Training and Development
On March 22, 2017, Canada’s Finance Minister Bill Morneau tabled the Liberal Government’s Federal Budget 2017, Building a Strong Middle Class, which includes various measures affecting payroll, and an abundant amount of measures that would be of interest to employers, including the extension of maternity leave to 18 months, the electronic distribution of T4 information slips, and the elimination of various tax credits.
Employee morale and employee retention go hand in hand. If employees do not feel motivated at work, they will most likely start to look for a new job elsewhere. Tracking employee morale is essential for measuring retention rates within a company. The only precise way to measure employee morale is fairly easy: ask the employees directly.
The trend toward chaos and fear not only exists within the context of politics and social issues, it is also a business or an organizational issue. Albeit for entirely different reasons, businesses are nervous and looking for solutions. A survey of Canadian CEOs revealed that they are concerned about many things; herein the top worries are listed.
Noise is a serious health hazard, and if worker exposure is not eliminated or controlled, it can cause permanent hearing loss, physical and psychological stress, reduced productivity, and significant interference with communication causing further accidents and injuries. The Ontario Ministry of Labour has released a revised noise guideline in December 2016 to accompany Ontario Regulation 381/15. Regulation 381/15, effective July 1, 2016, sets out requirements for noise protection in all workplaces in the province.
As of the writing of this blog, Bill 26 has passed second reading and is before the Standing Committee on the Legislative Assembly for consultation and, so it remains to be seen if the above changes will come into force. That said, with the recent legislative attention on protecting employees with respect to sexual harassment and violence, it is likely that employers may soon need to revisit their policies and programs to account for domestic and sexual violence.
We know that the AODA employment standards requirements are demanding because we have heard about the challenges from those organizations with 50+ employees that were obligated to comply in January 2016. Smaller employers with fewer resources may need additional assistance to keep track of the project, including reviewing, updating and implementing many HR forms and documents such as job offers, employment contracts, job postings and applications to ensure they are consistent with the new accessibility standards.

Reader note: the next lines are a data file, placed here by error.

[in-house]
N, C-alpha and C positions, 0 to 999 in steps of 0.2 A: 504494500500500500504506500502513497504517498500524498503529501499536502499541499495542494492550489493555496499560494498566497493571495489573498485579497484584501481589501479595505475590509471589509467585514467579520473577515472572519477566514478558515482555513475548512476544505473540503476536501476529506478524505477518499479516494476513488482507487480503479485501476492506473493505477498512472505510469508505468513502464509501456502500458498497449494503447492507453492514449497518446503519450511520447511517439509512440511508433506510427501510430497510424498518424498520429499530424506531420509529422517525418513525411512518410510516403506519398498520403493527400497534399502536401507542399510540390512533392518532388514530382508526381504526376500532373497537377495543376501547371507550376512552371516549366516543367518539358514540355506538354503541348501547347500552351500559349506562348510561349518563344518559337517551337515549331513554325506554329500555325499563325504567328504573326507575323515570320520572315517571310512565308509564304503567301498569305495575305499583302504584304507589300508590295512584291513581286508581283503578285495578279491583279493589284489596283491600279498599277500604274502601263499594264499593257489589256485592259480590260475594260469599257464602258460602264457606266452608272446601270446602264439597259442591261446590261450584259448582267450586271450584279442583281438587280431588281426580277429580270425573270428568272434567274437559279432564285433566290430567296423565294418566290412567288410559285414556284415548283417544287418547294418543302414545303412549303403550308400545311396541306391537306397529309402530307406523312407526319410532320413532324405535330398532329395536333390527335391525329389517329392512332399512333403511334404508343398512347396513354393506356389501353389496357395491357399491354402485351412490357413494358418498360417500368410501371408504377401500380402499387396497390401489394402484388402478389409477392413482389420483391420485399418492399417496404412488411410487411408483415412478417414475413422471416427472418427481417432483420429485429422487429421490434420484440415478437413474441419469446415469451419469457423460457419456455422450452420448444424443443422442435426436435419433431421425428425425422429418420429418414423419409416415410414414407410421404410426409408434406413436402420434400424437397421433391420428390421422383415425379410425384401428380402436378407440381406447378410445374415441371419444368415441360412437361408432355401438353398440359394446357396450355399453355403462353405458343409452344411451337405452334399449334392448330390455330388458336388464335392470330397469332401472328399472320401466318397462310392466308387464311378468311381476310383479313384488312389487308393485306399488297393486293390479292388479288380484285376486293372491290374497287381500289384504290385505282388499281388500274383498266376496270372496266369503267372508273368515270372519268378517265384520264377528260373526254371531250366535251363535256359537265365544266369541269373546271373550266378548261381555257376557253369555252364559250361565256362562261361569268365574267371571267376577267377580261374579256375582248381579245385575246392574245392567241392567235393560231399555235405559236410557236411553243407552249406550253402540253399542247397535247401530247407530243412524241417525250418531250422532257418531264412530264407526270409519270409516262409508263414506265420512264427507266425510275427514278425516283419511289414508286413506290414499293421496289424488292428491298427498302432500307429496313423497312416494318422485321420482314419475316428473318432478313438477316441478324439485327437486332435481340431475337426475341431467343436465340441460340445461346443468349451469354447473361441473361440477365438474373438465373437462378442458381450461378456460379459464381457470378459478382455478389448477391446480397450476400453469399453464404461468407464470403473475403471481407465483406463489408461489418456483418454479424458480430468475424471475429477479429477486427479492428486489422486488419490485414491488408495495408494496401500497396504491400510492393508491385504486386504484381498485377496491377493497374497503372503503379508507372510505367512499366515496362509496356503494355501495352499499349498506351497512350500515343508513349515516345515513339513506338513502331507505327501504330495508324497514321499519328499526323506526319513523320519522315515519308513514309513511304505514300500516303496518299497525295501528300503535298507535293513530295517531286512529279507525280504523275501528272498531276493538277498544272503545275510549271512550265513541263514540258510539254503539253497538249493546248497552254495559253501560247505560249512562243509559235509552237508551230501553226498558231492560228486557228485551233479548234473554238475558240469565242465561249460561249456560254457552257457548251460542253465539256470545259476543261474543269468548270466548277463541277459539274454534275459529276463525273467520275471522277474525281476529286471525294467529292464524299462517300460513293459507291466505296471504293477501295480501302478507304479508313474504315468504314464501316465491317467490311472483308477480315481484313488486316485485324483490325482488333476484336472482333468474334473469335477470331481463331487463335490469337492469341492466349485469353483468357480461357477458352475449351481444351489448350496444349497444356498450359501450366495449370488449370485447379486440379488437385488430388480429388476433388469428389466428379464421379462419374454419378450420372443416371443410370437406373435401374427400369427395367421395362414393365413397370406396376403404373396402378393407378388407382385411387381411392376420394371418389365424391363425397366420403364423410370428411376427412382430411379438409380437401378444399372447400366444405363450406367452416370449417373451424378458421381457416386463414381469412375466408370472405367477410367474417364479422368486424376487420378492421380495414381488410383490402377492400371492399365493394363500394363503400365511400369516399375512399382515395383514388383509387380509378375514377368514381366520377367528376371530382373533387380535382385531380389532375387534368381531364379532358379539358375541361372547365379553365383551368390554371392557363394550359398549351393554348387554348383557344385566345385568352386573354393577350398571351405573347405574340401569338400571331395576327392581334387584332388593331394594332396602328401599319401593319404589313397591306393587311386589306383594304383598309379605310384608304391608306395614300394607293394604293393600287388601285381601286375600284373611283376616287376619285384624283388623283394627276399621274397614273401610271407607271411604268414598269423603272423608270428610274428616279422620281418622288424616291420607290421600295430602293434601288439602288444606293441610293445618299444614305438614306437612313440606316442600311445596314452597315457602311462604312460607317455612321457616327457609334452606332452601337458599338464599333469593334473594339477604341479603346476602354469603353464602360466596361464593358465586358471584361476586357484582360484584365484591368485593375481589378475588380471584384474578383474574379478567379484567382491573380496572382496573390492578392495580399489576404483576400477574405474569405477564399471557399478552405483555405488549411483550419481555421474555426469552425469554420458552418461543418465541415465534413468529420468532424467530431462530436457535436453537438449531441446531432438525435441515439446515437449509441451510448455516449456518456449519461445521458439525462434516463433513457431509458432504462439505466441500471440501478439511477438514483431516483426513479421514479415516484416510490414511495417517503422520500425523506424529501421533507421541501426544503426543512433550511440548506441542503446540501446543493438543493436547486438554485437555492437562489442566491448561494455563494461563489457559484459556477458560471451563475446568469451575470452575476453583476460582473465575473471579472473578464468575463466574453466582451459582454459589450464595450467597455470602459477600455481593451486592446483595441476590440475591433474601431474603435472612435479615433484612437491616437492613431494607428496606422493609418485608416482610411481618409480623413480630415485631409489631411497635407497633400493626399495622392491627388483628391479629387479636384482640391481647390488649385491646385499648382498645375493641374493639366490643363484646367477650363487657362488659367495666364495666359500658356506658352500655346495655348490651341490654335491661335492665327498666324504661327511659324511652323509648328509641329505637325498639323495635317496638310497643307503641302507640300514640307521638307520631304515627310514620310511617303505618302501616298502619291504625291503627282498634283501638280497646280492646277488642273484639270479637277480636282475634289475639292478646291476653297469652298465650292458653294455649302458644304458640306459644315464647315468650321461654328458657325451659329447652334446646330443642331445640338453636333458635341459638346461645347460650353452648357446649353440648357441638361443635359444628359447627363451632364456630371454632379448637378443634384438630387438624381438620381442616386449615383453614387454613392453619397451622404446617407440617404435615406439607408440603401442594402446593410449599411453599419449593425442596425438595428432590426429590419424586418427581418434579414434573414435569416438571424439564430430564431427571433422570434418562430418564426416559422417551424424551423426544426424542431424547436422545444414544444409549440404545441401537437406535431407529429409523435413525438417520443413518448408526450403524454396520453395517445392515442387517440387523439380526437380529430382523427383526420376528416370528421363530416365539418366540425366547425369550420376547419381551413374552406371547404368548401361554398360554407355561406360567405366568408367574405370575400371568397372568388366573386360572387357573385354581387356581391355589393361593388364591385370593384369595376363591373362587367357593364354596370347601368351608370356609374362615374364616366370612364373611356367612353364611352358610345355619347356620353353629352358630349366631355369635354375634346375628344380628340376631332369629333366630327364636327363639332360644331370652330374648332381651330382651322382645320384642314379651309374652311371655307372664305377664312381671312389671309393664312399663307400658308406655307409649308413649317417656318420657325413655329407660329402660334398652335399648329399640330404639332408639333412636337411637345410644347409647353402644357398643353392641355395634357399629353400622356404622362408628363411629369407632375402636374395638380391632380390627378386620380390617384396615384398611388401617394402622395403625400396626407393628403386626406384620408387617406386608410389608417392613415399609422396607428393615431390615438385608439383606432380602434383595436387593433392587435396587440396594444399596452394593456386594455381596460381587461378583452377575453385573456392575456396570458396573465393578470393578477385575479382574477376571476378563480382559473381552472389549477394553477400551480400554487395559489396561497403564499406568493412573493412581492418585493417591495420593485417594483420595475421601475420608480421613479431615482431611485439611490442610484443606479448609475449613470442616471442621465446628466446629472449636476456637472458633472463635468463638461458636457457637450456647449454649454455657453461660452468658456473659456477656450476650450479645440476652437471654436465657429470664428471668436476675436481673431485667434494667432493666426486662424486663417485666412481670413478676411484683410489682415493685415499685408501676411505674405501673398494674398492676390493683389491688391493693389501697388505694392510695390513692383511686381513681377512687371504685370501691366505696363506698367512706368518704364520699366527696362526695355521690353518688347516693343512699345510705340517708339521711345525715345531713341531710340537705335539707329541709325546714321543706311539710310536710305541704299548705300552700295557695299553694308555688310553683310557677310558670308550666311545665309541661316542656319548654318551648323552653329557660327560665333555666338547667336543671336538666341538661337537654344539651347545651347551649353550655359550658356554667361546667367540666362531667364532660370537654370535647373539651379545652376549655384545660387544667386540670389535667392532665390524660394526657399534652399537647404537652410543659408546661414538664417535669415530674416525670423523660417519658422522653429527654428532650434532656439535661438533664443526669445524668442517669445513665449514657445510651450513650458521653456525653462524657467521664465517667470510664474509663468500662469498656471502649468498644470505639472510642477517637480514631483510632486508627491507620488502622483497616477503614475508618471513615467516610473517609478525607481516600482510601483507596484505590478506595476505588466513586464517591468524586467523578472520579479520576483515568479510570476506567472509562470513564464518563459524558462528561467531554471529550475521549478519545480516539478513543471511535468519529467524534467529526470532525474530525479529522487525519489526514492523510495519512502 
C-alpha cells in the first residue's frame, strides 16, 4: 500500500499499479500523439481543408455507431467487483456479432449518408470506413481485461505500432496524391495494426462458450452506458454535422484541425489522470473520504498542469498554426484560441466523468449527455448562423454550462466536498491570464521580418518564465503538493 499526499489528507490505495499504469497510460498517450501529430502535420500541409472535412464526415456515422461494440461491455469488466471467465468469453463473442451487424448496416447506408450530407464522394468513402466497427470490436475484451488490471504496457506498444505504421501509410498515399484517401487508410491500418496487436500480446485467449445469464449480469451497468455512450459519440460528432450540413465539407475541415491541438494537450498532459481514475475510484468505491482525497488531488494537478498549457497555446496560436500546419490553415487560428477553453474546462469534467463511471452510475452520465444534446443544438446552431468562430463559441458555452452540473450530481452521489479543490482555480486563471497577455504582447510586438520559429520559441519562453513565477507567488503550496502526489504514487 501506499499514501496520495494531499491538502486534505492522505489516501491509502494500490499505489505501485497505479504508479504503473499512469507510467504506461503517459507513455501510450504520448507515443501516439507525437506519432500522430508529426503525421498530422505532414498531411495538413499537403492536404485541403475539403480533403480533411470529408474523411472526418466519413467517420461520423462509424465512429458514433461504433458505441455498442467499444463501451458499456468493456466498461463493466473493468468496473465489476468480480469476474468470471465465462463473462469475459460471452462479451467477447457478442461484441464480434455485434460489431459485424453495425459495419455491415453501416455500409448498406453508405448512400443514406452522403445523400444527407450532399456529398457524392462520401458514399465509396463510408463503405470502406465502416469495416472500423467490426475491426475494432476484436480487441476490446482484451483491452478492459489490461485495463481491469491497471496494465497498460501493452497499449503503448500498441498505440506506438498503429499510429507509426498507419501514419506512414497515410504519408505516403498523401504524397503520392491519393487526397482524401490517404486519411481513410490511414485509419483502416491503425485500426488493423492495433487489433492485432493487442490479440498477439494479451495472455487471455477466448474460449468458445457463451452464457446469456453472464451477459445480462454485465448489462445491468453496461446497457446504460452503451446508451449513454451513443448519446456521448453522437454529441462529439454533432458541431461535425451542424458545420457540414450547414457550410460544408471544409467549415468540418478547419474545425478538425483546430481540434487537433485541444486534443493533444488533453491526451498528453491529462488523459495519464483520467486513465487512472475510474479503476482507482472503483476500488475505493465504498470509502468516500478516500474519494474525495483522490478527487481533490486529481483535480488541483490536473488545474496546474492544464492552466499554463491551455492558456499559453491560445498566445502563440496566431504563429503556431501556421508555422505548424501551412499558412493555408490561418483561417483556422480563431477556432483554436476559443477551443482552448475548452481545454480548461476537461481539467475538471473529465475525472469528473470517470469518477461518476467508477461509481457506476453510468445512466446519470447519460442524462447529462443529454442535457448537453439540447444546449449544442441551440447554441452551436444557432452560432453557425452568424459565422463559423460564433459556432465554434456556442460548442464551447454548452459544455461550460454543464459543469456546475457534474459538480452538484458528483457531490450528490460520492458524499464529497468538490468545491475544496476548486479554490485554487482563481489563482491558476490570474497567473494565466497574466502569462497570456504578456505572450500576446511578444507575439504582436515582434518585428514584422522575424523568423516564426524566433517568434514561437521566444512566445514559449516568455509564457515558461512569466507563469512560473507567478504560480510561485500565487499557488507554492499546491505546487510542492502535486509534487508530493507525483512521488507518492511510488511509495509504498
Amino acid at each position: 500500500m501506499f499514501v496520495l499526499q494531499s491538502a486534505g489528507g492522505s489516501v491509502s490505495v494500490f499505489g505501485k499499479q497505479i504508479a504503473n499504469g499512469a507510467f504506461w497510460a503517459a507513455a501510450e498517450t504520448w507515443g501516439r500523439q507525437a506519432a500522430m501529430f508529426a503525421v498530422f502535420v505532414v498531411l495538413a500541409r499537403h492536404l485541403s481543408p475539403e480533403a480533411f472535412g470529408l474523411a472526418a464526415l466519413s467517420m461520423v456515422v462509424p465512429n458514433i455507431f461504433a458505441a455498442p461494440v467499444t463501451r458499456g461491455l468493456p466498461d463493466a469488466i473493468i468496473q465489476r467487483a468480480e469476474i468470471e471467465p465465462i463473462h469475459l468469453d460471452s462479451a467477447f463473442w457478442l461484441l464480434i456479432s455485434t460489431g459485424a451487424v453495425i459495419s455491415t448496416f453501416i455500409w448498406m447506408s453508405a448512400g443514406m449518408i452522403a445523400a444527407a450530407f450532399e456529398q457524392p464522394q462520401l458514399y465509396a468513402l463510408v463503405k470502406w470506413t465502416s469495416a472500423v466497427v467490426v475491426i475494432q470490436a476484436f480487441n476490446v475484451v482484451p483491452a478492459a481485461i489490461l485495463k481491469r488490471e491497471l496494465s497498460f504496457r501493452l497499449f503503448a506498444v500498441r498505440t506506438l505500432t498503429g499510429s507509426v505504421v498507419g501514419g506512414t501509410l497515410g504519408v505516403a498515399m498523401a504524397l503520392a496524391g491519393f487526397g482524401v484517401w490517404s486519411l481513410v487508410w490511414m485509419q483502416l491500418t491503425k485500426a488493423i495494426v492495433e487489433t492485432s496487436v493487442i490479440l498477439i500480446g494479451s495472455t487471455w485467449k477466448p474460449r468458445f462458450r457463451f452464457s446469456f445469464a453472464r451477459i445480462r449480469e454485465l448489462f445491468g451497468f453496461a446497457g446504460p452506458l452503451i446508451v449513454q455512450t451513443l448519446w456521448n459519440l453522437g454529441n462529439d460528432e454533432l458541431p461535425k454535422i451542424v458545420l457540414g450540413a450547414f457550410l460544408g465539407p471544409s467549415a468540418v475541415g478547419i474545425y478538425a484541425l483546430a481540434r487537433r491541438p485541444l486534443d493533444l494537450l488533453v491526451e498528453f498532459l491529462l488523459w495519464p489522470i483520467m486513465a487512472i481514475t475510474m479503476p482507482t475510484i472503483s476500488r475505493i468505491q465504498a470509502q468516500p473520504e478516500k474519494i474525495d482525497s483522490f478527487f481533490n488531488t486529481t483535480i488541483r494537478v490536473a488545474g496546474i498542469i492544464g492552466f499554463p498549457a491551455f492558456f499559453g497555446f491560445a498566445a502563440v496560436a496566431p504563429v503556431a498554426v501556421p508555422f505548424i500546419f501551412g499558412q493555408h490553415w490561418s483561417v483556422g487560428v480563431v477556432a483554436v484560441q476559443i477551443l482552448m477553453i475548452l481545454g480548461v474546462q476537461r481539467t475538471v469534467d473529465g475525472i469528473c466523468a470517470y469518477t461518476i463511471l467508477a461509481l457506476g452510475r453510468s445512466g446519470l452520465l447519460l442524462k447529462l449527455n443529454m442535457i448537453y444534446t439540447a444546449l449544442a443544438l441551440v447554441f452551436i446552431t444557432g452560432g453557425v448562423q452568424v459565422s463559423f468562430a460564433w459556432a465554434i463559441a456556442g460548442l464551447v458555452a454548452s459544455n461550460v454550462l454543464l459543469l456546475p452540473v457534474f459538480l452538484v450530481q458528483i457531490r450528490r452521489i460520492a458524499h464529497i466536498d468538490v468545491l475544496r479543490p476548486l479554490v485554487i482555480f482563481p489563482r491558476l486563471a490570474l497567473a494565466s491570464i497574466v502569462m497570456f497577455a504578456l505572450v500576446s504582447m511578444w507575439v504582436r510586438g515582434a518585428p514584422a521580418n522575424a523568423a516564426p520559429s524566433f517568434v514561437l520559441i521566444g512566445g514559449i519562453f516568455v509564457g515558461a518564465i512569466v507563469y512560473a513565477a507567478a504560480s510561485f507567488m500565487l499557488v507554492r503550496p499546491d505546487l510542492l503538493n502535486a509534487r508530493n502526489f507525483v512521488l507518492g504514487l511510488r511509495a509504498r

January is a month of resolutions, fresh starts, and goals. It’s also a good time to run away from 2016 and the upsets and surprises the year rolled out. Here are 3 lessons that 2016 taught us as we all dig in to a new year in the workplace.
Under Personal Information Protection and Electronic Documents Act (PIPEDA), there is nothing that prevents organizations from outsourcing the processing of data inside or outside of Canada—however, organizations must take all reasonable steps to protect that information from unauthorized uses and disclosures when it is in the hands of third party processors. This is where accountability, the first principle in PIPEDA, comes in; and there are obligations to meet regarding training staff that are highly relevant.
At the beginning of a new year, it’s good to wonder what is in store in 2017 for HR law and payroll? Let’s discuss and provide practical steps HR and payroll can take to prepare for these trends and changes.
We are signing off with a list of the top 10 most read First Reference Talks posts 2016. Human rights issues and rules for termination notice seem to have been hot topics this year with several blog posts on the topics making it on the list. The top 10 most read First Reference Talks posts […]
You may be wondering, what exactly is “safeguarding” personal information? Thankfully, the Office of the Privacy Commissioner of Canada has clarified how safeguarding can reduce the risk of privacy breaches.
Like everyone else, I watched the US presidential election with much fascination and of course appreciation for Canadian values and the way we in Canada still have the decency to, at least in public, treat some things as unacceptable. But politics aside, I think Donald Trump’s campaign has very key lessons for human resource practitioners. So I would like to relate, in true obsessive form, the key strategies of his campaign to some strategies I think could be useful for human resource practitioners.